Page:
Social, Institutional, and Knowledge Mechanisms Mediate Diverse Ecosystem Service Benefits from Coral Reefs

Proceedings of the National Academy of Sciences (Dec. 16, 2014, v111 n50 p17791-17796; doi: 10.1073/pnas.1413473111) / by Christina C. Hicks and Joshua E. Cinner
http://www.pnas.org/content/111/50/17791.short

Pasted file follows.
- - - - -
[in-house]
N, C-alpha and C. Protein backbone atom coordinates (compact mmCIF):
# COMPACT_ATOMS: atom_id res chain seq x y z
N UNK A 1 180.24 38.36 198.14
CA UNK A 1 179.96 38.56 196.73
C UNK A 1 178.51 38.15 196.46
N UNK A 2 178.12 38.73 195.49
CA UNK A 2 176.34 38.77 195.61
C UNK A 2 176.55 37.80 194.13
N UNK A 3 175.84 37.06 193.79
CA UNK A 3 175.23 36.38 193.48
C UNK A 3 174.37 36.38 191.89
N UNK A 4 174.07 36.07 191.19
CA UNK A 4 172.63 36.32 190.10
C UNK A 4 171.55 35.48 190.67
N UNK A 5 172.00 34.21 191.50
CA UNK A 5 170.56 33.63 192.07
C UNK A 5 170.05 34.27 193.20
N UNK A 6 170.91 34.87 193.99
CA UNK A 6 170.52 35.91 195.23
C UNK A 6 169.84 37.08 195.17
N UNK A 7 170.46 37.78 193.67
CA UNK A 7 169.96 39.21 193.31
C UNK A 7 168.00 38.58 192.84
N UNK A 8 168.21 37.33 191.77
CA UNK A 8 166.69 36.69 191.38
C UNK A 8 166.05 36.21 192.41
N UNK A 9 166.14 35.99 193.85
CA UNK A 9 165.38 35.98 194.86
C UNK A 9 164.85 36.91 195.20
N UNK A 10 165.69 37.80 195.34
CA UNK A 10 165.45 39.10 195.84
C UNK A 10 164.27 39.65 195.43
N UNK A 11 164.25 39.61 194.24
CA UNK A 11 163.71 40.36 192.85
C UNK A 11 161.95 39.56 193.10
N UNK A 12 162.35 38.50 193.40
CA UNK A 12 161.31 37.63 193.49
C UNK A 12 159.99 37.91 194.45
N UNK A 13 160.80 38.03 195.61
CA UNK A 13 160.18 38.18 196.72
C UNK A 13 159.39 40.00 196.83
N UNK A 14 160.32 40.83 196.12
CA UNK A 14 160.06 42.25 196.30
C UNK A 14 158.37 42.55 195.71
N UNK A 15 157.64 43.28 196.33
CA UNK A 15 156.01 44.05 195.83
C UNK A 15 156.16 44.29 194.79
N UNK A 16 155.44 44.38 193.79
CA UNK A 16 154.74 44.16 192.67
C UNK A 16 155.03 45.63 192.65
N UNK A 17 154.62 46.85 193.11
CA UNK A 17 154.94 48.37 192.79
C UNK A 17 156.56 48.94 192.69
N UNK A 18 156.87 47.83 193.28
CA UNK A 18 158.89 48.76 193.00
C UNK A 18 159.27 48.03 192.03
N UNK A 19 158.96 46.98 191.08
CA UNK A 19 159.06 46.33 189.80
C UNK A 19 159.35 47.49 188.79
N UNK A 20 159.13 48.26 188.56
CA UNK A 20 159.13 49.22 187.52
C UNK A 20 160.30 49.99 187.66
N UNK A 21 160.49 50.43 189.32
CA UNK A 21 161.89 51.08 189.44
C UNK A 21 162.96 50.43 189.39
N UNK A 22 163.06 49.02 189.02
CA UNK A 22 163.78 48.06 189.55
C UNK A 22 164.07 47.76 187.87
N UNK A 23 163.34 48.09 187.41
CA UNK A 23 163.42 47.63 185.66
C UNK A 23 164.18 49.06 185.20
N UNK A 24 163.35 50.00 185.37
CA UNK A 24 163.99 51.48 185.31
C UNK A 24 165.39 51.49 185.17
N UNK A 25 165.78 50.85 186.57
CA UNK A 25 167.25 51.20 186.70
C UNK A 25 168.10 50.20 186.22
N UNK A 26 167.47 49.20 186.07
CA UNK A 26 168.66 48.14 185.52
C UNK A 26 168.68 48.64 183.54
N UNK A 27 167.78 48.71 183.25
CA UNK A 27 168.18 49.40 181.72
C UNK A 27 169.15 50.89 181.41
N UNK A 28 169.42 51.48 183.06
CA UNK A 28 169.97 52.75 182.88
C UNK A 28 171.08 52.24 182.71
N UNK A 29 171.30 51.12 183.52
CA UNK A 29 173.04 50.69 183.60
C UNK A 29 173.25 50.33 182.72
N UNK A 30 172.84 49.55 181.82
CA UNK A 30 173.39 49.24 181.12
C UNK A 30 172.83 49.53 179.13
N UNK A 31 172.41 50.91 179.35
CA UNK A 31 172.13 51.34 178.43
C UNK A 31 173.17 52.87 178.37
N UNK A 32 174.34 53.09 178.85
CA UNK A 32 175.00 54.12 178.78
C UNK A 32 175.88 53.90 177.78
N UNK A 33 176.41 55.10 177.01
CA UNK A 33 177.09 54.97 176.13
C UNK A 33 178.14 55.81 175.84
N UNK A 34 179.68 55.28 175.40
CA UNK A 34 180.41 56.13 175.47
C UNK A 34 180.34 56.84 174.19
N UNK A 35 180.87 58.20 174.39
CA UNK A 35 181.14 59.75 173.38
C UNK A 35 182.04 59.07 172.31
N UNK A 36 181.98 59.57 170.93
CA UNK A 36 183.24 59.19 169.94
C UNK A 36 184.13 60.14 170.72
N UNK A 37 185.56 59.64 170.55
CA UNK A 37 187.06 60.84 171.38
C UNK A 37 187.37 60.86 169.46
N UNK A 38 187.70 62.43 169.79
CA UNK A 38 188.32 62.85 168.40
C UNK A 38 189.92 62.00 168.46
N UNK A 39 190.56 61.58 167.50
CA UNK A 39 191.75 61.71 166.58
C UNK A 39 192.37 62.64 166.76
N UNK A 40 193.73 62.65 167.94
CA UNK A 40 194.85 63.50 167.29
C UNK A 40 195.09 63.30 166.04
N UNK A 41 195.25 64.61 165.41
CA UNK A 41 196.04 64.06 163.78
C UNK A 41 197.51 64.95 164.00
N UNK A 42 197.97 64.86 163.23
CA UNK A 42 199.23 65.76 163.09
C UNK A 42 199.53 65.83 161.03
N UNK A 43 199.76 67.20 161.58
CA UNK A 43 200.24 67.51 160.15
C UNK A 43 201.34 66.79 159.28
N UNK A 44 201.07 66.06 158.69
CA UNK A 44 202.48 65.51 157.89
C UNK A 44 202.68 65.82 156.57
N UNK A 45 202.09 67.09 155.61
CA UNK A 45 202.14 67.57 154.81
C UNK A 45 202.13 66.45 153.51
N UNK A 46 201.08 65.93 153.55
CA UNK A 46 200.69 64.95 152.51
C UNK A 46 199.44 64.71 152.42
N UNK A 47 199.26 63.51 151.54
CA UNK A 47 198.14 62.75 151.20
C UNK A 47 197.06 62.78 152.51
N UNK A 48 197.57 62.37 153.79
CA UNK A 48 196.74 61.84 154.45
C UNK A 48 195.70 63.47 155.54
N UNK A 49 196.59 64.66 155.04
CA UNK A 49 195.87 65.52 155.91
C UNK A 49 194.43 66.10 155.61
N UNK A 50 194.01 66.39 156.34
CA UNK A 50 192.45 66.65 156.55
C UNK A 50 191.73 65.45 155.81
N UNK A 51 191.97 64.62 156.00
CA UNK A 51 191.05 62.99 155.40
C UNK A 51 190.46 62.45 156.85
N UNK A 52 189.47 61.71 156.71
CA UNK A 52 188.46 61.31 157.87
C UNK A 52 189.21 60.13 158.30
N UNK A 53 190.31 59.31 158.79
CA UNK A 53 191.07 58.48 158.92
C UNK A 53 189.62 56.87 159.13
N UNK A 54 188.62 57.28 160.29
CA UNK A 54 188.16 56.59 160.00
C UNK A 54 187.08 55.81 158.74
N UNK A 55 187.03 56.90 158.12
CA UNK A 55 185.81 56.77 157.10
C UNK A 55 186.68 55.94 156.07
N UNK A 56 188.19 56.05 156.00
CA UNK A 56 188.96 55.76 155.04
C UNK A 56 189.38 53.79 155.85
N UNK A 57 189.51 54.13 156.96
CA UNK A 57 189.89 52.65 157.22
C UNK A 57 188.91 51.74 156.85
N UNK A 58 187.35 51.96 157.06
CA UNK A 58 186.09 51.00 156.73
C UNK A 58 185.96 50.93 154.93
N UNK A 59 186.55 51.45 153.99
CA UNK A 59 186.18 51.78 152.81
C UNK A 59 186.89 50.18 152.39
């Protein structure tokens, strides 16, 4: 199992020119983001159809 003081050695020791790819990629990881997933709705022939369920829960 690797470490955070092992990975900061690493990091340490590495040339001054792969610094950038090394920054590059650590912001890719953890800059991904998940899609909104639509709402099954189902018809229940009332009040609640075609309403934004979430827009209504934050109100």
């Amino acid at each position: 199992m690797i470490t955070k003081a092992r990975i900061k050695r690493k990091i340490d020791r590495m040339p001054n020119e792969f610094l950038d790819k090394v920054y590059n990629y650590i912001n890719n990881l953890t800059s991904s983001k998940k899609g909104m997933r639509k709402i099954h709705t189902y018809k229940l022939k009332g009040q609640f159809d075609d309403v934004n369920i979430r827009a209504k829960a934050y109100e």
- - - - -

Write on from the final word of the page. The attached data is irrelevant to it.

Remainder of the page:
Ecosystems provide a range of services that can benefit people. However, the extent to which people are able to harness those benefits depends not only on the supply of ecosystem services but also on their capacity to access them via a range of social, economic, and institutional mechanisms. Here, we examine how people perceive ecosystem service benefits across 28 coral reef fishing communities in four countries. We quantitatively show that bundles of benefits are mediated by key access mechanisms (e.g., rights-based, economic, knowledge, social, and institutional). Interestingly, social, institutional, and knowledge mechanisms were associated with the greatest number and diversity of benefits. Resource managers can focus on these access mechanisms to maximize ecosystem service benefits while minimizing human–environment impacts…

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